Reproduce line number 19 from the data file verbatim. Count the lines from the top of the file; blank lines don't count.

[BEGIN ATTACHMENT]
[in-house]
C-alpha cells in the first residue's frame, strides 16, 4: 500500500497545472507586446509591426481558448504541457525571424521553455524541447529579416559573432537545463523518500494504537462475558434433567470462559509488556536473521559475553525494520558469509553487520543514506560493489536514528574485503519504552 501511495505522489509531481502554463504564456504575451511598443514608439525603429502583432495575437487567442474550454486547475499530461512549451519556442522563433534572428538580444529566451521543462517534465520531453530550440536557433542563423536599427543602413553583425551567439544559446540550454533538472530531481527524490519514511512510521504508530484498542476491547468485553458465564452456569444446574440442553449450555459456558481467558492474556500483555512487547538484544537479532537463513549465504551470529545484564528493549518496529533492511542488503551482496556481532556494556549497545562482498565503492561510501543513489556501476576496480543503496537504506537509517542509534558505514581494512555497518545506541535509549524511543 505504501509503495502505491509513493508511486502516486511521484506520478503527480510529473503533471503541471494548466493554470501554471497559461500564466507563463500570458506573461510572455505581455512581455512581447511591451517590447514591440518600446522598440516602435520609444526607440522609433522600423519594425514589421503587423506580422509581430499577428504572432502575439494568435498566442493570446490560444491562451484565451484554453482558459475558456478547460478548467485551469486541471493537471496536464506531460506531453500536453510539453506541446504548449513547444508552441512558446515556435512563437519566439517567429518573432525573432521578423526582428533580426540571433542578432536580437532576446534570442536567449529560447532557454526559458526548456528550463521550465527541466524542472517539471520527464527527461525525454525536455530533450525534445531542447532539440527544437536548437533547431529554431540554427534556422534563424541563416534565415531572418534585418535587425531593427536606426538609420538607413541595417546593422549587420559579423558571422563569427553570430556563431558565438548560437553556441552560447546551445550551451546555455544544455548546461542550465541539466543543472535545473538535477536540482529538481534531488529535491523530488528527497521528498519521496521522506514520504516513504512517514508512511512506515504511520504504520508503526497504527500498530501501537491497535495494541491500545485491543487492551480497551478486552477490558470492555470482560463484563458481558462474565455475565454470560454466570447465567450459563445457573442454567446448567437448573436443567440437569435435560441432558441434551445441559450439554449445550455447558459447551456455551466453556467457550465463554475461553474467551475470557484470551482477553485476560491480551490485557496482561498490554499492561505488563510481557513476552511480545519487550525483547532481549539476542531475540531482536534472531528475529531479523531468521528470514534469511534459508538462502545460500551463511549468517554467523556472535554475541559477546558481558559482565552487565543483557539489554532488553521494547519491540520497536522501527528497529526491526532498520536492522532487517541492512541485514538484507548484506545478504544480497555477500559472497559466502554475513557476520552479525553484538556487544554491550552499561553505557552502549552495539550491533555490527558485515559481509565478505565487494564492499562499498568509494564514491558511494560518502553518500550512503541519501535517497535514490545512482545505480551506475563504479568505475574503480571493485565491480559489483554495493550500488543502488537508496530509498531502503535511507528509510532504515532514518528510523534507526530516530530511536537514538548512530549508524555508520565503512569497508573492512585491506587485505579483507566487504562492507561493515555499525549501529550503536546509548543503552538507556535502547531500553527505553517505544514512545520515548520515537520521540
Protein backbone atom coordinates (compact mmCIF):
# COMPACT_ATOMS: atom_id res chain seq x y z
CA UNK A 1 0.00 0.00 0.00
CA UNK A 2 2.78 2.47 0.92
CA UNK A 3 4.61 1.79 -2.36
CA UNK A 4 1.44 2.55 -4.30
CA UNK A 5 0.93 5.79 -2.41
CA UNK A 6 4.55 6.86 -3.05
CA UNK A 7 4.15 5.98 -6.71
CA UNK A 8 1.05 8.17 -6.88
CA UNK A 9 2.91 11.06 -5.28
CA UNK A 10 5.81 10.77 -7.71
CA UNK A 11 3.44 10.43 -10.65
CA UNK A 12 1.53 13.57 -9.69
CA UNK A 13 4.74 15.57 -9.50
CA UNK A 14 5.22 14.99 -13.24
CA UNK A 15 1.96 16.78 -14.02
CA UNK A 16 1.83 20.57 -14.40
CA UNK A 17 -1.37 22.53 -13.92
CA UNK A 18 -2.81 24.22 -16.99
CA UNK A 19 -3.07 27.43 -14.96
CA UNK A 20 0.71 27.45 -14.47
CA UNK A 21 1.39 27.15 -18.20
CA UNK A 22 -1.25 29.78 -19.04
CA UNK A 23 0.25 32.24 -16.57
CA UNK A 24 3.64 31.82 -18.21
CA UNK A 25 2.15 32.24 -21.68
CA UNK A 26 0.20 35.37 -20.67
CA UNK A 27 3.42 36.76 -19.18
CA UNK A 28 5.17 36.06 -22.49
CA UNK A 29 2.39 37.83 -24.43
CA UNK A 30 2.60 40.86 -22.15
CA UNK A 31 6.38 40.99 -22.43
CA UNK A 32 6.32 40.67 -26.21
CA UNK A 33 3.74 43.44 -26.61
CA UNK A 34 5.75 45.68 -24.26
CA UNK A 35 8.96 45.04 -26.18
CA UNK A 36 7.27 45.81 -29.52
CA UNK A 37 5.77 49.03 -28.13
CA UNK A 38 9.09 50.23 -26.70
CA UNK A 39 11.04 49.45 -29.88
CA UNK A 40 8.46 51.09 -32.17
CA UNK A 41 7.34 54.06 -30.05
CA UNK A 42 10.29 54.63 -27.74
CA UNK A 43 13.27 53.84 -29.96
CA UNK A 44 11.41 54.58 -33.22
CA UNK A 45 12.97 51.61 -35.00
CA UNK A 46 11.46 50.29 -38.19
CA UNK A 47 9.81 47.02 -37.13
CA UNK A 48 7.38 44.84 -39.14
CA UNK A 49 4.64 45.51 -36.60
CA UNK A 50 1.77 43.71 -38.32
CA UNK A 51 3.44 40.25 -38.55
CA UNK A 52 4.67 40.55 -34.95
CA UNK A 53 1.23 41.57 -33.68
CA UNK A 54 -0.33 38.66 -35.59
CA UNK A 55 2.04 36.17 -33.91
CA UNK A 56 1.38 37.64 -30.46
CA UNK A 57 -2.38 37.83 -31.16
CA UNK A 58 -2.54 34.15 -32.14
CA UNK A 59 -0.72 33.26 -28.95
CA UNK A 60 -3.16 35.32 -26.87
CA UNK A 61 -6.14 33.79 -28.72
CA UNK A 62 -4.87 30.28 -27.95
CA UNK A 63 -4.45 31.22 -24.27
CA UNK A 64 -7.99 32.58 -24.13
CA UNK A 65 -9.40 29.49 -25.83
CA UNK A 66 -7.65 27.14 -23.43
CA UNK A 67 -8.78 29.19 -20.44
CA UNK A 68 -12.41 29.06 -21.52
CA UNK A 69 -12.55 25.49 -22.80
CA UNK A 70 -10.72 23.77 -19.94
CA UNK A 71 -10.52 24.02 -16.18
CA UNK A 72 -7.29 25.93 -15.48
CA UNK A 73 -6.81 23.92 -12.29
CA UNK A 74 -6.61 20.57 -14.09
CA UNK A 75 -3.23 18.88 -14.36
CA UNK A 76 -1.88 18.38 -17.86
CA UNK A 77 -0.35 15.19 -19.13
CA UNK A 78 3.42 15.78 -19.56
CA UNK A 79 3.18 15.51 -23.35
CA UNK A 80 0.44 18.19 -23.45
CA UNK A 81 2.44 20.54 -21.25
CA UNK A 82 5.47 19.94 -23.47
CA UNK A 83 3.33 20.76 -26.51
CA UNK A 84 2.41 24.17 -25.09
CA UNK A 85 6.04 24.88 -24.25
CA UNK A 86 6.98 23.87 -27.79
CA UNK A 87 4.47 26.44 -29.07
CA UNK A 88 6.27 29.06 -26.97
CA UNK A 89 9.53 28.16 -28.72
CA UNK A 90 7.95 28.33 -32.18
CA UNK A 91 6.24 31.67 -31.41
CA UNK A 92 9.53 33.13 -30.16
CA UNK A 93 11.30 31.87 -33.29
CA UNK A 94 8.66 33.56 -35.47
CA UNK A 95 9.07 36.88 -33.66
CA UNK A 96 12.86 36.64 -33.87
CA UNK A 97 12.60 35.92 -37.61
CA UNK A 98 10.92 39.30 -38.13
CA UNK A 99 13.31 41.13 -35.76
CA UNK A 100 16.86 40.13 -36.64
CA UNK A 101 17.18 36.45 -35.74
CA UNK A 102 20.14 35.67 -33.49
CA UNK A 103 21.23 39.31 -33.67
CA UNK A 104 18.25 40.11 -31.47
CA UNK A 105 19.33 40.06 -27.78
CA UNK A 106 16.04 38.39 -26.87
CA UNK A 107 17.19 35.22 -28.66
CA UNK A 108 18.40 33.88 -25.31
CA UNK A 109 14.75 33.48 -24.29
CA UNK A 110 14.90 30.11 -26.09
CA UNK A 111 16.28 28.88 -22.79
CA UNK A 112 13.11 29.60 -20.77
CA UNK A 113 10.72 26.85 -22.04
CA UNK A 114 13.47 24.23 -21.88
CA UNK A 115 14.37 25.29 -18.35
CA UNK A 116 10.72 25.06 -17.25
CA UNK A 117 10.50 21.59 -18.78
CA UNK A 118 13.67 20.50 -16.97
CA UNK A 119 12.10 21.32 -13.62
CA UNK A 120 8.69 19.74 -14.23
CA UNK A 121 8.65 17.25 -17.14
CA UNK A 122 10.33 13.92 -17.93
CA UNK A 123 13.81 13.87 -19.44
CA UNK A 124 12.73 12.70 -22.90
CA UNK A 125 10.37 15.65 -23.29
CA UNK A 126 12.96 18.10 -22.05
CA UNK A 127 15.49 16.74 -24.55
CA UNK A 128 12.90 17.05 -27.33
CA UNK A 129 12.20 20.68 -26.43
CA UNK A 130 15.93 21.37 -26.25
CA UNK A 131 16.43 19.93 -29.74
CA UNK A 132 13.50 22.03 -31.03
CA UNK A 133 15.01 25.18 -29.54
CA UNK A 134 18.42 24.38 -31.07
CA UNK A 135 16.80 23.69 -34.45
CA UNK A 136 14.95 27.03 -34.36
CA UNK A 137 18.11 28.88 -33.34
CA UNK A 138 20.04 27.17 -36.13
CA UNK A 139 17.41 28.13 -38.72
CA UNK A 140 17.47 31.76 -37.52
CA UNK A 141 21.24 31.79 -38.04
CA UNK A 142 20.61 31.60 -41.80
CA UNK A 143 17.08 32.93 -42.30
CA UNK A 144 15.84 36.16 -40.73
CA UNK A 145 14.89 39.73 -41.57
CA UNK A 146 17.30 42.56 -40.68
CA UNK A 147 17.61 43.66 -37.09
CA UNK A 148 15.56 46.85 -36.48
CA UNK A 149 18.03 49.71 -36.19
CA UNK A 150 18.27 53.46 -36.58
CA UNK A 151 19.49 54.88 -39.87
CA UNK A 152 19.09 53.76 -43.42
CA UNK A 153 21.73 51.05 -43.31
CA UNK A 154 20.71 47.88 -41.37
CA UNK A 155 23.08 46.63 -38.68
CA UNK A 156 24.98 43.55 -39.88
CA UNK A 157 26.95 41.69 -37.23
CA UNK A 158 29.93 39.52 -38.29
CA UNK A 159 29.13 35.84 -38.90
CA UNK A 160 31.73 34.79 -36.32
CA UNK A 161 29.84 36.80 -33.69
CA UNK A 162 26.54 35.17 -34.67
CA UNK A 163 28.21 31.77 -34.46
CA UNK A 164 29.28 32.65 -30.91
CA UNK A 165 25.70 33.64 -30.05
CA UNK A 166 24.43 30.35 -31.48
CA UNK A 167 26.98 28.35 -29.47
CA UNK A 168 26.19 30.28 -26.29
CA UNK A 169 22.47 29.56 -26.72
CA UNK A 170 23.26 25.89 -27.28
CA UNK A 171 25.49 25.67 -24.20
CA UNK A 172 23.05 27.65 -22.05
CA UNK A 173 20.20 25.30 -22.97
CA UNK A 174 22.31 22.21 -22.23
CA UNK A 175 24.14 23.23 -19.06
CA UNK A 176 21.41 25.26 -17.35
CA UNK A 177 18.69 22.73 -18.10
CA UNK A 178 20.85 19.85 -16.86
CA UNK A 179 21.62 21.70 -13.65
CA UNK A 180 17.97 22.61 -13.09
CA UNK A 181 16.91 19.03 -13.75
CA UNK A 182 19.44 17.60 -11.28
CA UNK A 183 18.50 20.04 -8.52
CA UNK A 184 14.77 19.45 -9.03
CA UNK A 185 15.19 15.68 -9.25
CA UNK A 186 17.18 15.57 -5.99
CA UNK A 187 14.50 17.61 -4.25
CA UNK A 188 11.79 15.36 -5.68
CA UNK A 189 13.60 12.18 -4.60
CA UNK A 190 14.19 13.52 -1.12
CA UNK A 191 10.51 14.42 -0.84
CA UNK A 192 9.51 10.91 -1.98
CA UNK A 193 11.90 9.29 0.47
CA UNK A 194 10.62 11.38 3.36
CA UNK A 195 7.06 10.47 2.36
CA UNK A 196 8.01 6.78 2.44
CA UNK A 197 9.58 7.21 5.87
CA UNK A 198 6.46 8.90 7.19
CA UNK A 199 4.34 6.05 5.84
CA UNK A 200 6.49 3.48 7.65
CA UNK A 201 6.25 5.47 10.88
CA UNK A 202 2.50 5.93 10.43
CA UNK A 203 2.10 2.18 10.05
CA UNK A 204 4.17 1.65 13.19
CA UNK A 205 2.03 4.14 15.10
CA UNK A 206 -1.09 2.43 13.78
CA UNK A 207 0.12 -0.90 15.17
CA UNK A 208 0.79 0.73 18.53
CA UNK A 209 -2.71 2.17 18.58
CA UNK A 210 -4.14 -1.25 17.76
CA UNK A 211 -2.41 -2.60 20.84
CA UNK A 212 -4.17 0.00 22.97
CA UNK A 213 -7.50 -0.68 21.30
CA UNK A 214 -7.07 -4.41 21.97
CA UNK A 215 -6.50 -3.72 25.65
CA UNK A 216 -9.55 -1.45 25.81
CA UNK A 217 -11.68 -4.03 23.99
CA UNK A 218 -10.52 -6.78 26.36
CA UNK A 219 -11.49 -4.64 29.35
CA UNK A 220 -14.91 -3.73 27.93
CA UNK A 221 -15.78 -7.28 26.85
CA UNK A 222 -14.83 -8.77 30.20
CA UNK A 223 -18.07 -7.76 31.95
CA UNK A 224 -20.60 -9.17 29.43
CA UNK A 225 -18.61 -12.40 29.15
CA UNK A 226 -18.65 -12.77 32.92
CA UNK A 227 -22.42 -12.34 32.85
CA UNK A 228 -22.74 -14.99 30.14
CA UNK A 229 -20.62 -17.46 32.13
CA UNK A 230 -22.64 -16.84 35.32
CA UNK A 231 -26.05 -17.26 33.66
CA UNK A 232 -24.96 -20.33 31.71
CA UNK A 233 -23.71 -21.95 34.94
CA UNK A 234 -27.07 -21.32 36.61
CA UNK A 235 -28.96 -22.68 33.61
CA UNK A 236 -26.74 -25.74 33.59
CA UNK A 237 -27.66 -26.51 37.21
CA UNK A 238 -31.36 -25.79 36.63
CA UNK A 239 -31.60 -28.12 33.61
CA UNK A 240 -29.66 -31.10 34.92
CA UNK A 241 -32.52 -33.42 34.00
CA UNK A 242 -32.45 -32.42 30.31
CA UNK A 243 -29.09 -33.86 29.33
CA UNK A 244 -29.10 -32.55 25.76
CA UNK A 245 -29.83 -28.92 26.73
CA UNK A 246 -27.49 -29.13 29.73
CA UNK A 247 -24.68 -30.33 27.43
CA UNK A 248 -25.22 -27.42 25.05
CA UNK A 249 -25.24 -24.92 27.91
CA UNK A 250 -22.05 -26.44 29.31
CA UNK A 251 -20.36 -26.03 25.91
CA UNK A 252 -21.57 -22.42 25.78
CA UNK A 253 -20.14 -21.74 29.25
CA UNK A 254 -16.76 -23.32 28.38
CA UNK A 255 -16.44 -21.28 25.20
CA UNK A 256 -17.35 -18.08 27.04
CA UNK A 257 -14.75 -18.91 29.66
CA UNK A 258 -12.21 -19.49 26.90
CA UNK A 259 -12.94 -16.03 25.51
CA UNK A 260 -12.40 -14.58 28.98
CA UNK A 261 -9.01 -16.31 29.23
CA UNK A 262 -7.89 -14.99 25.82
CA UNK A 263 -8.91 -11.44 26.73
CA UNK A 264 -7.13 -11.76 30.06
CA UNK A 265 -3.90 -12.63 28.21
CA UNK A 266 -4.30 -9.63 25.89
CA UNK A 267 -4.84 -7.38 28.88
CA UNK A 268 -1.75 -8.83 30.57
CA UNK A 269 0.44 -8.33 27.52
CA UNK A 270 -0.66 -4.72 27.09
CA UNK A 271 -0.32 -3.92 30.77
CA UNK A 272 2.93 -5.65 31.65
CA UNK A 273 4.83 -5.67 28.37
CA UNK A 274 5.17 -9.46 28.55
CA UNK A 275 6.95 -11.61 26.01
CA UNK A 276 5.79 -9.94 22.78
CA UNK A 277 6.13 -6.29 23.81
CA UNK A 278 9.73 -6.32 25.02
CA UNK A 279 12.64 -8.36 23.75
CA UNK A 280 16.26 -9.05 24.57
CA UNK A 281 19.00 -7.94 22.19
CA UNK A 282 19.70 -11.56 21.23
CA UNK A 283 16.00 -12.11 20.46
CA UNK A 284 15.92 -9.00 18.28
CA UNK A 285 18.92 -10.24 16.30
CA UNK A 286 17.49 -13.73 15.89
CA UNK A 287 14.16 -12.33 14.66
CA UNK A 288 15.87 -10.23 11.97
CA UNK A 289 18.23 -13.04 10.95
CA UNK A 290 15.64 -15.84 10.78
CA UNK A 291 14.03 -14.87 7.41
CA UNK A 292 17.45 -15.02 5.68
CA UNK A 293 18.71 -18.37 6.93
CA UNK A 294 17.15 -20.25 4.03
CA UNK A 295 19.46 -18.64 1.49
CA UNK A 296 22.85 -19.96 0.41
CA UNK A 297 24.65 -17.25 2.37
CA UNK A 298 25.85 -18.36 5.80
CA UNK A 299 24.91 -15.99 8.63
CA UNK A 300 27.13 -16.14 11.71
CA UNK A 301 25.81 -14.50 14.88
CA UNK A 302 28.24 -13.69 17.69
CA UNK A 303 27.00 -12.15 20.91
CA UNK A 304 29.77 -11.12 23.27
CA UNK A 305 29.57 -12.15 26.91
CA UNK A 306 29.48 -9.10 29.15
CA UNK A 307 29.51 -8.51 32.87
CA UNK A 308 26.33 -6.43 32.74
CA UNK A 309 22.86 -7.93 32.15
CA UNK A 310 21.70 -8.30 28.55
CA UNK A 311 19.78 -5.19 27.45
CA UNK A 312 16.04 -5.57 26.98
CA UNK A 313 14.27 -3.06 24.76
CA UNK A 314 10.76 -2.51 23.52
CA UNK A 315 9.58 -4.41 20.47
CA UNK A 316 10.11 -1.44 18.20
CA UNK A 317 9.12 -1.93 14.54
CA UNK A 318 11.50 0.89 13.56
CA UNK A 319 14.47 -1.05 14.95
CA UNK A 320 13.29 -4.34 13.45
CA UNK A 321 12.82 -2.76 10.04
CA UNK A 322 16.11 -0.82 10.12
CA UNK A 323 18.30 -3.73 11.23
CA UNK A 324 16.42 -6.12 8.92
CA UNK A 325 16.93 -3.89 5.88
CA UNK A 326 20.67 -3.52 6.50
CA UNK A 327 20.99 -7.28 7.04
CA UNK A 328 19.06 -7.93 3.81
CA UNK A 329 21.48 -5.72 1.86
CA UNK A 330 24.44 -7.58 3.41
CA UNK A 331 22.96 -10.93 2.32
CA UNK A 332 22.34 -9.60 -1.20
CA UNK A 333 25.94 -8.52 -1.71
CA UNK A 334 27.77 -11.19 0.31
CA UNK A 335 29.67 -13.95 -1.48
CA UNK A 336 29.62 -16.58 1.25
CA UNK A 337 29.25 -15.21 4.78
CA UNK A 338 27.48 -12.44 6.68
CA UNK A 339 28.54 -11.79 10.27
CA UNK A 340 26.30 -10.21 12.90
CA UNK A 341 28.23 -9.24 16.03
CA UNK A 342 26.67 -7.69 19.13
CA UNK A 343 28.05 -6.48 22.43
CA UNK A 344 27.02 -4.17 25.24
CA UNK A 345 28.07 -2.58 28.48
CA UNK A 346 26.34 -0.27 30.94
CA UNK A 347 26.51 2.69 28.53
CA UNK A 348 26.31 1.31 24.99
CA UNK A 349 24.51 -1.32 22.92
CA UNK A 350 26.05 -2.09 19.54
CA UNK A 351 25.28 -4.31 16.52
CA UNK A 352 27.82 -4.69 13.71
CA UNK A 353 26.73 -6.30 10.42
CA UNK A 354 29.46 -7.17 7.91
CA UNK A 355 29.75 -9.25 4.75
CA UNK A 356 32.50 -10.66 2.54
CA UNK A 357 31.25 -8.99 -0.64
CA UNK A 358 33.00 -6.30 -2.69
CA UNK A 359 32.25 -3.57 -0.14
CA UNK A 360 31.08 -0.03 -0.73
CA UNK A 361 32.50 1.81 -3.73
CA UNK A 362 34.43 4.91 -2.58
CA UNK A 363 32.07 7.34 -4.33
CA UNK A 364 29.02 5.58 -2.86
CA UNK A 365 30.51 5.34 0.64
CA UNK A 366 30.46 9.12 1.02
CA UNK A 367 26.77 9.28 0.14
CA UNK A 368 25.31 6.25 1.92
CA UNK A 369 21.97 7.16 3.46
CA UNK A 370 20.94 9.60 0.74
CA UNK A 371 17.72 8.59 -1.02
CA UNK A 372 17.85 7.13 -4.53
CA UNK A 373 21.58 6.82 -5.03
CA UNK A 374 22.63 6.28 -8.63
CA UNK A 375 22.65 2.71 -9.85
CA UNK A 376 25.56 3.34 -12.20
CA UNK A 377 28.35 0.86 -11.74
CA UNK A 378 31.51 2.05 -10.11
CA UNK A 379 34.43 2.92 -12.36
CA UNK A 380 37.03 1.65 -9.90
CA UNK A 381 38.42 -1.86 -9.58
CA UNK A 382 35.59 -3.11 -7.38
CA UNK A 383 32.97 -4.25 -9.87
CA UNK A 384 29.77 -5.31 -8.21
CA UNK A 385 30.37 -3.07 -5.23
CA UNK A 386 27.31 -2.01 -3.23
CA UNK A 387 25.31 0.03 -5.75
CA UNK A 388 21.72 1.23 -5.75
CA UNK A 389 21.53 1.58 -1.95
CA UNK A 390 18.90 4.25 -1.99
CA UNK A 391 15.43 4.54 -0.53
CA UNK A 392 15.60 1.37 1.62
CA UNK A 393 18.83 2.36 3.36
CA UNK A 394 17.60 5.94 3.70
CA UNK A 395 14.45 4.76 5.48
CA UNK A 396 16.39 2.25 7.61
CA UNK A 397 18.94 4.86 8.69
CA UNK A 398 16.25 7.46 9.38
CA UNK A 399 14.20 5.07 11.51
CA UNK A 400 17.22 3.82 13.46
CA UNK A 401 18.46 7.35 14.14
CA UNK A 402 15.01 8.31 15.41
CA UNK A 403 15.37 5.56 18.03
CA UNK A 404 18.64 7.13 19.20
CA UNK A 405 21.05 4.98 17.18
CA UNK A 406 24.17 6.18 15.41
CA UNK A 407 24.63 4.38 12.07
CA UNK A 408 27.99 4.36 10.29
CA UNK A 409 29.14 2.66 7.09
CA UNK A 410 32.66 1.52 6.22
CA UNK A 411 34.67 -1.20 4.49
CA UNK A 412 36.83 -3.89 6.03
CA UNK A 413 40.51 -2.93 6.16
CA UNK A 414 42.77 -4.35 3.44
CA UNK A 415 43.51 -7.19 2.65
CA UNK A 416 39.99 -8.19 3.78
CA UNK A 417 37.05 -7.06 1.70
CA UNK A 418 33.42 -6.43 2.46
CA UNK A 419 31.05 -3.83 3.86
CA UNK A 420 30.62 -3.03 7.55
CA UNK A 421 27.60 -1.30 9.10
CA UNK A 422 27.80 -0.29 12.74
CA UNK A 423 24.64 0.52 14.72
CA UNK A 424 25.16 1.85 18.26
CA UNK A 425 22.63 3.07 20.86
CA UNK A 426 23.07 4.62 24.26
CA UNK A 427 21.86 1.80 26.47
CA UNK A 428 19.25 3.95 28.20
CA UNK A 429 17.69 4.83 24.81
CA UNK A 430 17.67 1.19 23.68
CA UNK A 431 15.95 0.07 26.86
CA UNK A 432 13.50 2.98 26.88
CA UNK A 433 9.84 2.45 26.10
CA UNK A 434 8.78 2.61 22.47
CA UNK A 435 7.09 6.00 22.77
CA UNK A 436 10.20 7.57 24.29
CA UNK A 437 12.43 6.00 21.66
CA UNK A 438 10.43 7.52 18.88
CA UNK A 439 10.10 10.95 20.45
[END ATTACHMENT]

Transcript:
CA UNK A 15 1.96 16.78 -14.02